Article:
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Keeping Animals Safe During Firework Night And Halloween

From Rory The Vet


Dr Rory Cowlam better known as ‘Rory the Vet’, is an Amazon best-selling Author following his debut book The Secret Life of a Vet and is the lead talent of CBBC show ‘The Pet Factor’. Here are his expert tips on keeping our animals safe during the coming month.

  • It’s common for cats to get scared and bolt, so it’s always best to keep them in on firework night. Make sure they have a nice and comfortable area to sleep inside. Give them an early dinner to keep them inside and shut curtains to hide flashing lights from outside.
  • To comfort dogs, create a safe and cosy den. Get a big heavy blanket and throw it over the top of a table so that it covers two sides and a blanket to cover half of the front, place the bed under the table and give them a long-lasting chew or bone to keep them occupied. Chewing behaviours release happy endorphins, which can keep them relaxed and chilled.
  • Take dogs for an early walk and avoid anywhere with public firework displays and when taking them out for a wee, make sure to did it in a sheltered environment where there won’t be fireworks.
  • You can de-sensitize pets in the lead-up to an event such as Firework Night or New Years by playing firework sounds on repeat and giving them positive reinforcement.
  • During a fireworks display, shut the curtains and play TV or music loudly to drown out the sound of outdoors. The best genres of music to play are reggae or classical music, which has a calming effect. Reggae music mimics a resting, chilled heartrate due to the BPM, which means dogs often try to mimic that and remain calmer.
  • Don’t over-reinforce it by looking for your pets. Wait for them to come to you before providing comfort. This is important because telling them ‘it’s okay, it’s okay’ may suggest to them that there’s something to worry about.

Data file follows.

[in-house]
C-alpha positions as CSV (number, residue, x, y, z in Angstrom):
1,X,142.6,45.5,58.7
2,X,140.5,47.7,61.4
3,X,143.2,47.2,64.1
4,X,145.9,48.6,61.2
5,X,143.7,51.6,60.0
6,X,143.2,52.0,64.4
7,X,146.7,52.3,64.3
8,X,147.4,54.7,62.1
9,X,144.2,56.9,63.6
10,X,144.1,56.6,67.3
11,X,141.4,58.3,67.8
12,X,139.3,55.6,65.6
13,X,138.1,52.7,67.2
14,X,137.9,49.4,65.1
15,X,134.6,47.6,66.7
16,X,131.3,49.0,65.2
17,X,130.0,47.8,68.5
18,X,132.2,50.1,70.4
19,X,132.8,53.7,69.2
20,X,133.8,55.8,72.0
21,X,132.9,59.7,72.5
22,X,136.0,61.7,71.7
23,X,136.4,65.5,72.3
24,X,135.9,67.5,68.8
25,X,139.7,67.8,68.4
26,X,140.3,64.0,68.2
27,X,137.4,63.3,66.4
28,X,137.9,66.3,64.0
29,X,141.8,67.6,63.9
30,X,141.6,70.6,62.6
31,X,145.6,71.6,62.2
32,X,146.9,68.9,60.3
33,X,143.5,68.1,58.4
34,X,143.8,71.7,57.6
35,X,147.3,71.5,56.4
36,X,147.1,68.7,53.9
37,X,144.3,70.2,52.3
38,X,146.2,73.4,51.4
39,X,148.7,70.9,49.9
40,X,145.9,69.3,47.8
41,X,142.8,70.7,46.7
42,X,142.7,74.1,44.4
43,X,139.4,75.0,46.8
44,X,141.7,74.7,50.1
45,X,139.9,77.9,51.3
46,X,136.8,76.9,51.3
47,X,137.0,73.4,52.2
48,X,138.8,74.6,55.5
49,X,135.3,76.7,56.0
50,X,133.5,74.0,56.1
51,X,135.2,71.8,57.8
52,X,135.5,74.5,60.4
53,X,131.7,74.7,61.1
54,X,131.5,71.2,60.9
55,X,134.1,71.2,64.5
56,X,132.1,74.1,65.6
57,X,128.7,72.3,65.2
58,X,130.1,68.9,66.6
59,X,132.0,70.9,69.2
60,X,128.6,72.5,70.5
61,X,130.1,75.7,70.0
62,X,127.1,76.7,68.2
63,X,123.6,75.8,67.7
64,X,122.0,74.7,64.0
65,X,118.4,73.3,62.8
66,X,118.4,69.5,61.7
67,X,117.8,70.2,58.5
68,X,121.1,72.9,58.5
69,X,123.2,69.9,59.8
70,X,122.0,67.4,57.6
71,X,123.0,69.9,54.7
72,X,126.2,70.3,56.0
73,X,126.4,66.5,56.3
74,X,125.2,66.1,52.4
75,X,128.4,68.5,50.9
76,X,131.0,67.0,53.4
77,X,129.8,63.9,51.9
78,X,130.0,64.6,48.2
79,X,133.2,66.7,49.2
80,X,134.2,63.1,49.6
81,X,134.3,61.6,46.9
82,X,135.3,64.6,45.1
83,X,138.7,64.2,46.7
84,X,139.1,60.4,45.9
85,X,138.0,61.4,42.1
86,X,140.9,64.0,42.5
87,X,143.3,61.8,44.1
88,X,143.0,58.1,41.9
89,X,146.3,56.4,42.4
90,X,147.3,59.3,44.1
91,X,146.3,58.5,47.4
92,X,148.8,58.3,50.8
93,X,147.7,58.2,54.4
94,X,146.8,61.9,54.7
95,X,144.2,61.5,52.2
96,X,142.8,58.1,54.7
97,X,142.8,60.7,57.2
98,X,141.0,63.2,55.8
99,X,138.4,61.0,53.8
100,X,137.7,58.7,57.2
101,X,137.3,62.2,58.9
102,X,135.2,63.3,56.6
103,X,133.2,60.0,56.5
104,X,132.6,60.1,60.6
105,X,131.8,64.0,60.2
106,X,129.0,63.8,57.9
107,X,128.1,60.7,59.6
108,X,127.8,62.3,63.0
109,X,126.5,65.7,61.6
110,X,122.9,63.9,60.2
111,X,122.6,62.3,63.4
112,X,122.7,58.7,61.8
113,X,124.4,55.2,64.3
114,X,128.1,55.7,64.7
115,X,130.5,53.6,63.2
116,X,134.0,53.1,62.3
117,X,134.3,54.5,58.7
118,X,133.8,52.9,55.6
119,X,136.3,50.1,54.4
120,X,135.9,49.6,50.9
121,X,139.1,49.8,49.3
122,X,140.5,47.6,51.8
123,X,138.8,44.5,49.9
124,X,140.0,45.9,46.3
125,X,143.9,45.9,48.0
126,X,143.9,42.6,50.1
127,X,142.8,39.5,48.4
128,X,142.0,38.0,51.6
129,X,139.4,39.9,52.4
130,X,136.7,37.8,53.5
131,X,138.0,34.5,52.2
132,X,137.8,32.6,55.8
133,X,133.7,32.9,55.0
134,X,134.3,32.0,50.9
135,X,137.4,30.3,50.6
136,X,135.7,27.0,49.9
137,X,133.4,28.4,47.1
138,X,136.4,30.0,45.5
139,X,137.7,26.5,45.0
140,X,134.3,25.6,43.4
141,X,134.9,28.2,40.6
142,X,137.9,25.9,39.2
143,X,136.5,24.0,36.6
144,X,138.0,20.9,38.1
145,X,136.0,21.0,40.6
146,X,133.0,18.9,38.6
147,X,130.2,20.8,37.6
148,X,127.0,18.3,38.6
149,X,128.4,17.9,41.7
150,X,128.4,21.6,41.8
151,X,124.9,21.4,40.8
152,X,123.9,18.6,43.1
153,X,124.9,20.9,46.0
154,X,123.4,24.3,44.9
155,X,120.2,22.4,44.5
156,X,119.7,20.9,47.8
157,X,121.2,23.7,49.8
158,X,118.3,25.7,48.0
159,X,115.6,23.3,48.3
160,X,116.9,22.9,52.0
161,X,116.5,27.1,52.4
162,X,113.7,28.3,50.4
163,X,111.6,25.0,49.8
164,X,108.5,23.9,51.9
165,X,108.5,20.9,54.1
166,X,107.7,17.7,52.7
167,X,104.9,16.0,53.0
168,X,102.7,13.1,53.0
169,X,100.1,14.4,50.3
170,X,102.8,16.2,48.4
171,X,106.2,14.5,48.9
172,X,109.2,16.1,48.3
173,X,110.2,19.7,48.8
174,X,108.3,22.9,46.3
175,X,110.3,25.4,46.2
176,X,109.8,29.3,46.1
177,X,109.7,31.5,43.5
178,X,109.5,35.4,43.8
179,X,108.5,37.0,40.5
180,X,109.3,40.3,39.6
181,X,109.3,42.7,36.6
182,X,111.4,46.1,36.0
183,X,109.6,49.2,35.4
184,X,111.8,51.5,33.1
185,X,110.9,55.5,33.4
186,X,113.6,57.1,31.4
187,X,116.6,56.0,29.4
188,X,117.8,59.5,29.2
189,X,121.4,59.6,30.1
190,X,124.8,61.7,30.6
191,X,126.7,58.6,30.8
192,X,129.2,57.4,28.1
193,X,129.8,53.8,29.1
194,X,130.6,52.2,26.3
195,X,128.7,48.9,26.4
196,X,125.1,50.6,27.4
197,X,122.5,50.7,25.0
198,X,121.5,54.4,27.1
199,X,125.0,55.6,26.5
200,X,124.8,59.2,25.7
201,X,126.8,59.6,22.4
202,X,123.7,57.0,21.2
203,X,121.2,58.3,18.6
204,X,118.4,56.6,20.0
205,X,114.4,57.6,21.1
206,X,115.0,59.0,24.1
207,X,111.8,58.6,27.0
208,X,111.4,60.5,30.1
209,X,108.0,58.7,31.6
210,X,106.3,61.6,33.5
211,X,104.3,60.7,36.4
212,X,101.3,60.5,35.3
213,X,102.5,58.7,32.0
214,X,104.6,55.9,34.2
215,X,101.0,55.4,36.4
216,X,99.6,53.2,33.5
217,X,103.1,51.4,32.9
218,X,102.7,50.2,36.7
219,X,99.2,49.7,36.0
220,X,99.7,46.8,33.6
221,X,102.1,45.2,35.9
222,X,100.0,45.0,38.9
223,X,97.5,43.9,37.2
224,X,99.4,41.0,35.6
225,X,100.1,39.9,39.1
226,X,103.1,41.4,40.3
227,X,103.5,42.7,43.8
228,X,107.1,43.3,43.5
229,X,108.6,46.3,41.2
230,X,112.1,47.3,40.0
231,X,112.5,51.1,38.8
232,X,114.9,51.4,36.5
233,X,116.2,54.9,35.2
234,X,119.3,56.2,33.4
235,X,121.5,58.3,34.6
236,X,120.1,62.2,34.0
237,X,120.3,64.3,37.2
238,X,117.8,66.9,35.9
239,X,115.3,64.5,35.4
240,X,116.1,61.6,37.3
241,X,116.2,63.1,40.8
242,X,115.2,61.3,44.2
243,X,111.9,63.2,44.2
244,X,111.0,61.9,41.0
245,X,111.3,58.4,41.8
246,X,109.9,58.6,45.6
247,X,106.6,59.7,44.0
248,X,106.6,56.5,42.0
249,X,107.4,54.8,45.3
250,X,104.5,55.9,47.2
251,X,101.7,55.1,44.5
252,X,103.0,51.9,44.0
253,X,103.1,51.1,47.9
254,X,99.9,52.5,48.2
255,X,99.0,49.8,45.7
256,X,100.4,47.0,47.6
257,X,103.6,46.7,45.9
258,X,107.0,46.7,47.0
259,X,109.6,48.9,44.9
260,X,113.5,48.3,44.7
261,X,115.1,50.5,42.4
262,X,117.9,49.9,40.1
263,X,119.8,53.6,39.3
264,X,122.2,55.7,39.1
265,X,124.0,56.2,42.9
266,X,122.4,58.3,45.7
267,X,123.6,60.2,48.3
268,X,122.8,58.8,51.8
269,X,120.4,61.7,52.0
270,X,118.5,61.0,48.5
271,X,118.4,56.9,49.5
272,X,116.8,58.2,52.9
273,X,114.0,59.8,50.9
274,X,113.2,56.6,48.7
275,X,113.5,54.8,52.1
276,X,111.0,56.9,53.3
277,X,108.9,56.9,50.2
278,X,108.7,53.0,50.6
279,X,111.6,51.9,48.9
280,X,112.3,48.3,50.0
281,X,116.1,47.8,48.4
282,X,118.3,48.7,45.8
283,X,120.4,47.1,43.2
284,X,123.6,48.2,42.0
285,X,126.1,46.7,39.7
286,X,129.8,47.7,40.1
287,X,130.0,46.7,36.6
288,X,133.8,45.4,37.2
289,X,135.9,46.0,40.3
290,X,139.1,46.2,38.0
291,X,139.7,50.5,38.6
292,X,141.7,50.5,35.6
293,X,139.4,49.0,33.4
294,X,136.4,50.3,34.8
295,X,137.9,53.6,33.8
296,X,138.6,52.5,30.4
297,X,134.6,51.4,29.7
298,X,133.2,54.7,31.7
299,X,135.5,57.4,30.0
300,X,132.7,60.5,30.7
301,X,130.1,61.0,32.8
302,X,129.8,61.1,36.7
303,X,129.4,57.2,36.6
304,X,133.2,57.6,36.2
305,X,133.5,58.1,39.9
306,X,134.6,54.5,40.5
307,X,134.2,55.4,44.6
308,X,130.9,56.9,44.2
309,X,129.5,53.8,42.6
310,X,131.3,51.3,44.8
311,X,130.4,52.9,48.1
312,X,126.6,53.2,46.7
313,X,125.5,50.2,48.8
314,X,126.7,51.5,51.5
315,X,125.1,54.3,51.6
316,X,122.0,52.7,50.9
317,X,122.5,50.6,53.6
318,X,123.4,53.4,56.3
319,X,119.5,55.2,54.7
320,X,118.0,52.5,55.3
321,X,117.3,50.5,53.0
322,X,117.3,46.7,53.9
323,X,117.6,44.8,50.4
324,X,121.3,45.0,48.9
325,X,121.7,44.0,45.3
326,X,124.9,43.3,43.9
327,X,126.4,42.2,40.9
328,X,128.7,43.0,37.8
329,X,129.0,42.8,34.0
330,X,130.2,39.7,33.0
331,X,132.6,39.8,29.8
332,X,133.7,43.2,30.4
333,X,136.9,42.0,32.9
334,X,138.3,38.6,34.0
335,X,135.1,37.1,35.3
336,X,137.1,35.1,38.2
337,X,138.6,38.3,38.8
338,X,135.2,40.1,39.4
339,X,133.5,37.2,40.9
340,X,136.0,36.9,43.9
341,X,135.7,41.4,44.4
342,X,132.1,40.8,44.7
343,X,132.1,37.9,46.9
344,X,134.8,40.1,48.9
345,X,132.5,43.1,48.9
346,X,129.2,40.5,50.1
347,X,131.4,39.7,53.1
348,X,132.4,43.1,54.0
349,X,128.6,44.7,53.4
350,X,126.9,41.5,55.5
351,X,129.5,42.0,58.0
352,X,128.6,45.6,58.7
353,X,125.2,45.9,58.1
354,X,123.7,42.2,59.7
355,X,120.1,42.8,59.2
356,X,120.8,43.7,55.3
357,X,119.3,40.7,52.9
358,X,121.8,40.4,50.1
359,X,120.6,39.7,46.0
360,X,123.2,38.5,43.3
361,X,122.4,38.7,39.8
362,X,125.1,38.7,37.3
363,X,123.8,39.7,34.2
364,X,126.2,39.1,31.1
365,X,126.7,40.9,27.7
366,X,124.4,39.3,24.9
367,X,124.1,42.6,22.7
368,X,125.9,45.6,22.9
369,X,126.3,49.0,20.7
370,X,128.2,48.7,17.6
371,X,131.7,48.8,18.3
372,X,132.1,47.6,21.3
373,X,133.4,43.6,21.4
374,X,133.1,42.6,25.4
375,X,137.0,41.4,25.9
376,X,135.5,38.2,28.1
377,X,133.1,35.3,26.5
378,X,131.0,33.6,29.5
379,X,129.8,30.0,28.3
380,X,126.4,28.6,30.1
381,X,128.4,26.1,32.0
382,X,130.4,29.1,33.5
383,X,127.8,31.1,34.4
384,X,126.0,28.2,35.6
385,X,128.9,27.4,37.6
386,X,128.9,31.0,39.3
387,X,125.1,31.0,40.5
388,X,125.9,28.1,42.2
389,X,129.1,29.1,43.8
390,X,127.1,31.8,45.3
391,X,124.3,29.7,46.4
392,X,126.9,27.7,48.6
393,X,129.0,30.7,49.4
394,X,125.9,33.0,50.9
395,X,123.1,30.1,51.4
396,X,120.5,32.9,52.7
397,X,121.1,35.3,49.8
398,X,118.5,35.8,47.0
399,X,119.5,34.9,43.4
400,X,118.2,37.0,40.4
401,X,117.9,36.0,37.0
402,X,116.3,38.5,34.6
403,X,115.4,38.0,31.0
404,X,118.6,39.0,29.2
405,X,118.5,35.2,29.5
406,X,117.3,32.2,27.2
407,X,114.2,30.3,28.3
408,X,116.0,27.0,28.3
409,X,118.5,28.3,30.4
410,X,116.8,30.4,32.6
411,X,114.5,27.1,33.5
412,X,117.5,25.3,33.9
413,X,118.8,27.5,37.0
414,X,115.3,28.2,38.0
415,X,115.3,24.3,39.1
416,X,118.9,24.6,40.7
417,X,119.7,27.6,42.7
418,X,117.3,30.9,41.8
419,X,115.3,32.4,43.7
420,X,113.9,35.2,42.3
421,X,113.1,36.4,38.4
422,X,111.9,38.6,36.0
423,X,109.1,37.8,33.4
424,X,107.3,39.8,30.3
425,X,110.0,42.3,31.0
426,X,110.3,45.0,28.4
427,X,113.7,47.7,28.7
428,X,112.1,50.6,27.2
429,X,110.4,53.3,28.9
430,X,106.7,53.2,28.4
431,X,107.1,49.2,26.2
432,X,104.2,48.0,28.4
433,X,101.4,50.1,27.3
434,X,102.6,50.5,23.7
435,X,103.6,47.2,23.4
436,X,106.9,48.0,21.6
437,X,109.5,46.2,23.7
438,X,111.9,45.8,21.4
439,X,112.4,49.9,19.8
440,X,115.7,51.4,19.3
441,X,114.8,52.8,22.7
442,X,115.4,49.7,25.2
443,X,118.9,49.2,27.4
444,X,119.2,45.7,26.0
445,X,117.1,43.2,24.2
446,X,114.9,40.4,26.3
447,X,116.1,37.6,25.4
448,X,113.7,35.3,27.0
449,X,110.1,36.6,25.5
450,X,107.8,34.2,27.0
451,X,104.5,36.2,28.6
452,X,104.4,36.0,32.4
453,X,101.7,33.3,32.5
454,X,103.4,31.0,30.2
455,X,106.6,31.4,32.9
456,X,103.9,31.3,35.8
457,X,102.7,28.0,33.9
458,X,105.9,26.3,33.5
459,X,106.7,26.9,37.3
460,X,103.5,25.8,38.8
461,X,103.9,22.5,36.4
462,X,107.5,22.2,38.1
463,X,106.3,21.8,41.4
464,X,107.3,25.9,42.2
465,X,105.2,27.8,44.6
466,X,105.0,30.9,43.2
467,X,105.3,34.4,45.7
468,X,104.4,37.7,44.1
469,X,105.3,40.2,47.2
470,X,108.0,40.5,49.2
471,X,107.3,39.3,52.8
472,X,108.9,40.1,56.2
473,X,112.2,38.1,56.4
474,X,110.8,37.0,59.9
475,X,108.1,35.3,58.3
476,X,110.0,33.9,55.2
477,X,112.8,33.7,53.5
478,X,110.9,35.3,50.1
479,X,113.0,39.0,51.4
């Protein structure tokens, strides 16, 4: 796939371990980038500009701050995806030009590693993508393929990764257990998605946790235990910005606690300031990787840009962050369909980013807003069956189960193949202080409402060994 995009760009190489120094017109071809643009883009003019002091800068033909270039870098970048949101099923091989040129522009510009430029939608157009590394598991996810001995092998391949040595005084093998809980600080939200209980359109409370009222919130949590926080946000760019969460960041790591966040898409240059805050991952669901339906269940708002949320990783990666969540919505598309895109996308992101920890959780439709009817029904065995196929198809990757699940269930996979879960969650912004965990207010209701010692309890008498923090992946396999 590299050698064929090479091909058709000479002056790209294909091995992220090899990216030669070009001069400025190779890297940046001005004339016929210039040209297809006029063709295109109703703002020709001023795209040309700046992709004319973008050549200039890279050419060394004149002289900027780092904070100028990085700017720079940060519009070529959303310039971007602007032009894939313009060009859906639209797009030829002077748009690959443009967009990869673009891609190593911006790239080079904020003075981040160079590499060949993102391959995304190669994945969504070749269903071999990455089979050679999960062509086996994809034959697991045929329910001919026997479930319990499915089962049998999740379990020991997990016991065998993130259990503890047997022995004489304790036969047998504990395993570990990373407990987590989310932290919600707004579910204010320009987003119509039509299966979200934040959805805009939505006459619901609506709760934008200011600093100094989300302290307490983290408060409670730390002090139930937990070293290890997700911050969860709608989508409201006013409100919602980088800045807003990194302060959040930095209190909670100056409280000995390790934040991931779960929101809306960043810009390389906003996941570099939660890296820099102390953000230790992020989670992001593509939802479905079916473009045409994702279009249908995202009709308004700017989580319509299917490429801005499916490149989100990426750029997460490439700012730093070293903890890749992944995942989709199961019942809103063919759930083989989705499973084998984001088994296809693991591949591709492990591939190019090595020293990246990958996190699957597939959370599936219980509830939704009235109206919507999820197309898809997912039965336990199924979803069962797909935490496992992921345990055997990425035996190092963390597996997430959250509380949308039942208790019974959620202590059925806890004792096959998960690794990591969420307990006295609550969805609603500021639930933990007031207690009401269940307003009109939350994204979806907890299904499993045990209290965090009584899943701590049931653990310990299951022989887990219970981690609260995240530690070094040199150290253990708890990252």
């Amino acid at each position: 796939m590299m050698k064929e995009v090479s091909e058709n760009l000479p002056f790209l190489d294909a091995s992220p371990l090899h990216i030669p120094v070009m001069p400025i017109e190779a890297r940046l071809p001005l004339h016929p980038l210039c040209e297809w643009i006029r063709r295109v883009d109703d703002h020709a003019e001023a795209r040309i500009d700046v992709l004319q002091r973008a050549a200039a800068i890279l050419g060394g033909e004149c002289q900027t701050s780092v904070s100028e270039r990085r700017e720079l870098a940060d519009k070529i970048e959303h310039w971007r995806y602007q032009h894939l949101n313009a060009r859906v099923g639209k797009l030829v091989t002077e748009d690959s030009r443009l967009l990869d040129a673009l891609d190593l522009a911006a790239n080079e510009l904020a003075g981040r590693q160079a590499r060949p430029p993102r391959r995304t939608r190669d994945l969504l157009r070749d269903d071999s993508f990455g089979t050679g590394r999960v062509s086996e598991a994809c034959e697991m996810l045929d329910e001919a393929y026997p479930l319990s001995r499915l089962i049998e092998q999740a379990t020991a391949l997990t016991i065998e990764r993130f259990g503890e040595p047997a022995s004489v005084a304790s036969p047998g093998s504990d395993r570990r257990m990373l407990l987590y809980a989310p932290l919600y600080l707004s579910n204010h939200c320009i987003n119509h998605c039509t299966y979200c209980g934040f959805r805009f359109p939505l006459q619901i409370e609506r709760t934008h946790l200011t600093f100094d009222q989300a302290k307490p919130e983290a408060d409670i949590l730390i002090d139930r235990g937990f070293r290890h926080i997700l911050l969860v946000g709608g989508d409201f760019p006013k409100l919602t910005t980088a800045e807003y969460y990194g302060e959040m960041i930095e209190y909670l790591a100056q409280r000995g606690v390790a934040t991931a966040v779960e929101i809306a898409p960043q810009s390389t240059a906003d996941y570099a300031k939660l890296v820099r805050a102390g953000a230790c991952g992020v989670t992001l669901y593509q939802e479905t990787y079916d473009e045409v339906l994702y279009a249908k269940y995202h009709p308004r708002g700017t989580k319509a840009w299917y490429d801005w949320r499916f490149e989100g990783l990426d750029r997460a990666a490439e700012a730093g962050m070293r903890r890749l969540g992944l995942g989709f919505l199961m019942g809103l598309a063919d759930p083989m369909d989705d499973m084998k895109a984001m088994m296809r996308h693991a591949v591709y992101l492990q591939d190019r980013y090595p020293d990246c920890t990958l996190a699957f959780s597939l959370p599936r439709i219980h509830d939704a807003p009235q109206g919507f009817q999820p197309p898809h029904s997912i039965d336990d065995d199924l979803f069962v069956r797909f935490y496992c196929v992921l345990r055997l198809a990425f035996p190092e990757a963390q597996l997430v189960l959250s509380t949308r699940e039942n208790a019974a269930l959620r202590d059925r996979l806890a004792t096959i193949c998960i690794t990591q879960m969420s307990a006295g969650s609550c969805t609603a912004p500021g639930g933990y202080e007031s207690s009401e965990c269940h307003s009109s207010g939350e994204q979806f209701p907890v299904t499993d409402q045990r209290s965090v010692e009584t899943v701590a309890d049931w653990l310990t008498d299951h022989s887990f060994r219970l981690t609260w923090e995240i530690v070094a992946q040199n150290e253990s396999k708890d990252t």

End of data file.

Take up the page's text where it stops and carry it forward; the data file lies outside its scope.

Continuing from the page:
• Small furry animals such as guinea-pigs and rabbits (and pets kept outdoors) must be brought inside overnight. They also get scared by loud bangs and flashing lights and it is known for small furries to die from shock in these instances.
  • Halloween brings around a lot of chocolate. Dogs and cats must never eat any chocolate. The darker it is, the more toxic it is and can be life threatening in certain circumstances.
  • Pumpkins are an extremely nutritious food source and are great for dogs guts due to their high level of fibre. Vets often suggest adding cooked, boiled pumpkin to dogs’ food or can even be made into a dog treat.
  • Always make sure to check the bonfire for wildlife before lighting them. Bonfires can be extremely destructive, especially if they’re built in advance of the evening. Bonfires make the perfect habitats for hedgehogs due to the brambles and undergrowth that perfectly mimic a hedgerow. Vets believe hundreds of hedgehogs die are burnt alive in bonfires each year, as it’s the time of year when they’re looking to hibernate.


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